The Numbers Game for Games
by Jamie Chattin
Wow, this chart looks almost identical to 12 days ago! Sure, there’s an increase in total volume, and the Entertainment category has shrunk considerably due to the creation of a Books category, but in the main, the breakdown of apps by category on a total store percentage basis hasn’t changed much.
So, let’s get the basic stats out of the way first. As of Sunday night at 11PM, there are 977 apps available at the store. Of those, 254, or just over one quarter, are free. The two categories with more than one half of their apps in the free bucket are Social Networking (93.9% free) and News (73.3% free). The $0.99 category is the second most popular, accounting for 226 apps, or 23.1%. The fact that almost half of the apps at the store can be had for less than a buck certainly could help account for the staggering download statistics that Apple is quoting! The 99 cent-ers are dominated by a wealth of books by AppEngines, LLC, which accounts for 111 of the 226, or about 50%. Entertainment, Games and Utilities make up the lion’s share of the remaining portion of this $0.99 group.
The $1.99, $4.99 and $9.99 price points are each holding about 10% of the market. Games dominates all three of these, making up 48.5%, 42.9% and 27.5%, respectively. The other big category for the $9.99 apps is Travel, with the iLingo & Lonely Planet foreign language phrase books being the big offerings there. However, given that most of the Lonely Planet printed guides are available at their website for the reduced price of $6.29, we may be seeing their prices coming down in the near future. The joy is that since Apple has left pricing completely at the discretion of the developers, they can each determine what level of downloads justify what price point.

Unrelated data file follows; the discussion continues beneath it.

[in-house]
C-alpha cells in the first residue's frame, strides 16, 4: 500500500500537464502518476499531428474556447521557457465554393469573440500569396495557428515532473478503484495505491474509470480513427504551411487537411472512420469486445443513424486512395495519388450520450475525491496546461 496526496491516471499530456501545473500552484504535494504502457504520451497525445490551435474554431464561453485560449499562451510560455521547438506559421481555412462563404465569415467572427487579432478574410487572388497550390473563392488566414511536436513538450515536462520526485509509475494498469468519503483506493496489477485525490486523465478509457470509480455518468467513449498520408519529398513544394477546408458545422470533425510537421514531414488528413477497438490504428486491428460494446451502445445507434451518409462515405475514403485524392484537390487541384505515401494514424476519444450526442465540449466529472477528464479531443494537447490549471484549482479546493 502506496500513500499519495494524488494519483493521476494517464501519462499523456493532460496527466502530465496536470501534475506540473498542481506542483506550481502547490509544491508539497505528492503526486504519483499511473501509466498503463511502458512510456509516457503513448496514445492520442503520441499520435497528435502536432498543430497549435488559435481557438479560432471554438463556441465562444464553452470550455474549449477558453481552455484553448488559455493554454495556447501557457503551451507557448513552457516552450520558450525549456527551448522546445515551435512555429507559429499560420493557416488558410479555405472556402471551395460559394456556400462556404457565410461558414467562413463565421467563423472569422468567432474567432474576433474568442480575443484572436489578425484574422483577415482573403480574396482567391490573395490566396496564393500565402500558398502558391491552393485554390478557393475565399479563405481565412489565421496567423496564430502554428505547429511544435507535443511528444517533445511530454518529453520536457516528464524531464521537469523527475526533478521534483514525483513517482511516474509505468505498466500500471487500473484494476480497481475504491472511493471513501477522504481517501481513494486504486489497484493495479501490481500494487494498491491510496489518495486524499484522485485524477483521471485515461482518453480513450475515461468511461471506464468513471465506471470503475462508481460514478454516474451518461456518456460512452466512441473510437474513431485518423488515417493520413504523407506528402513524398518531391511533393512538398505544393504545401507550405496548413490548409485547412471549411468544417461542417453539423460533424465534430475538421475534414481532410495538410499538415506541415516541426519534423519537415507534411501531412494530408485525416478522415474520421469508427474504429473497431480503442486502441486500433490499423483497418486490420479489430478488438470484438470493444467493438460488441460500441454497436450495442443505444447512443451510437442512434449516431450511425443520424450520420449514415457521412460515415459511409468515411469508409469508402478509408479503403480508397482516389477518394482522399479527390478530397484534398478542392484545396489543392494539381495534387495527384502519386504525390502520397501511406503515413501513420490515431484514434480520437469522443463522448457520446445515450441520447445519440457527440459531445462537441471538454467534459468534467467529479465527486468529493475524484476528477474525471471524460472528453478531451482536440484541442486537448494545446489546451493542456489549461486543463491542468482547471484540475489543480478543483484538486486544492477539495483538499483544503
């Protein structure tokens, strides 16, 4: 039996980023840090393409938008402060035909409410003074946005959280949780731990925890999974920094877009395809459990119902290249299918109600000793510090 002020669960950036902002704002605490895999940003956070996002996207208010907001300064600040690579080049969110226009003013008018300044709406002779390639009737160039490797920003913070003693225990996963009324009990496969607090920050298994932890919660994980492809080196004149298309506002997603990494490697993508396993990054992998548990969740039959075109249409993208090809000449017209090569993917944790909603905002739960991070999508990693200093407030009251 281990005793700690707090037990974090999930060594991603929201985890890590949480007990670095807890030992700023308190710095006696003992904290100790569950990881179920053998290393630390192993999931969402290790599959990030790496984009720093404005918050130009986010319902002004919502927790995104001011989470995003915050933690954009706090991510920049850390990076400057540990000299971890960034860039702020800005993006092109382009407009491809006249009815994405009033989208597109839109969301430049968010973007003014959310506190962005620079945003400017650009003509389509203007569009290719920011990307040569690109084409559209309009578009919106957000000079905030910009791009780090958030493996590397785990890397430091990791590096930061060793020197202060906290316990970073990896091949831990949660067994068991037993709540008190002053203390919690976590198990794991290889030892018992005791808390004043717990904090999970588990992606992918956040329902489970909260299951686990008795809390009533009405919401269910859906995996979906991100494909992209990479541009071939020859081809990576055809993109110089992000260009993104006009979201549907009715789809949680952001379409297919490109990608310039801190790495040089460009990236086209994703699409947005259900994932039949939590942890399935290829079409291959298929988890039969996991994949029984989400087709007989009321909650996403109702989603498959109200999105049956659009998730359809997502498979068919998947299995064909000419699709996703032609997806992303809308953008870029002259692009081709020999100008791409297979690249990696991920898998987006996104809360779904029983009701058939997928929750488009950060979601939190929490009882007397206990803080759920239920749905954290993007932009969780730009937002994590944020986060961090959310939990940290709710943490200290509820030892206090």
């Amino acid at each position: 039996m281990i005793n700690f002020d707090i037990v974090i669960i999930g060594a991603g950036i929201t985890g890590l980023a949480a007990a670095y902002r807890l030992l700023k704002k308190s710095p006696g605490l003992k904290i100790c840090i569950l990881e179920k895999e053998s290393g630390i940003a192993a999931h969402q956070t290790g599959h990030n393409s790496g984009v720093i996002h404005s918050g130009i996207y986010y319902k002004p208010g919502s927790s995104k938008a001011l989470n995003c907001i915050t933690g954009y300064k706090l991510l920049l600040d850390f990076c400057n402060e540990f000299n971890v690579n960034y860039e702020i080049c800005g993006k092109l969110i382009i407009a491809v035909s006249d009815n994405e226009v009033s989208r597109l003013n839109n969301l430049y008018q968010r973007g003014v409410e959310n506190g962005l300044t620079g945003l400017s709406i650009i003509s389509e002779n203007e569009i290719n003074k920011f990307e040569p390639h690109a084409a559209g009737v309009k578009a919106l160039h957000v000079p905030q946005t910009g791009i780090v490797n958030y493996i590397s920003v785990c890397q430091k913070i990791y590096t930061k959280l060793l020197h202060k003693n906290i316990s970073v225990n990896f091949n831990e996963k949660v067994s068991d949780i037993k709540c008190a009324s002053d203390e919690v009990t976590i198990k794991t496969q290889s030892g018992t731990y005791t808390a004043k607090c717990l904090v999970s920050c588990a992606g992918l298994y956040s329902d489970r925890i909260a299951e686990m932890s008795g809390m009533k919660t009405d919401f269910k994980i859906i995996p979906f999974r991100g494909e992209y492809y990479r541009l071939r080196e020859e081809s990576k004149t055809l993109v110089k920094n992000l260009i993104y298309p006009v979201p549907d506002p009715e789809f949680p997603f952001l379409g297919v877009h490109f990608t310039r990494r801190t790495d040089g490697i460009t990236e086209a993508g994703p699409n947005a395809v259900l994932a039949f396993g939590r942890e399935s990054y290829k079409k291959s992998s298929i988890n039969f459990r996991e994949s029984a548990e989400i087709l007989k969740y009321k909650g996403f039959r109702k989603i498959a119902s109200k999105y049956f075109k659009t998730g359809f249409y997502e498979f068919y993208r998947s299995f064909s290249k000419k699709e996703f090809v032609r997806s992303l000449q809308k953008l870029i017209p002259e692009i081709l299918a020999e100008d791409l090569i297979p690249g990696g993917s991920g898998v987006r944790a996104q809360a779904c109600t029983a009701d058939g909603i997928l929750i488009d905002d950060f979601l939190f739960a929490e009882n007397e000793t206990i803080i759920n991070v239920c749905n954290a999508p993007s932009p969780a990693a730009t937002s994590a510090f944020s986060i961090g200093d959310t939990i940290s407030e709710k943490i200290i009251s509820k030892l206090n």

The average price across all apps is $4.96 and the average price of a paid app is $6.70. However, we have recently seen some higher priced apps enter the market, such as the two MyAccountsToGo apps coming in at $449.99 a pop, released on the 15th, and iChart EMR at $139.99, released last week. However, as one would expect, these six apps in the over $50 range are all have very specialized target users. If we ignore these six apps, the average price for a paid app drops back to $4.96.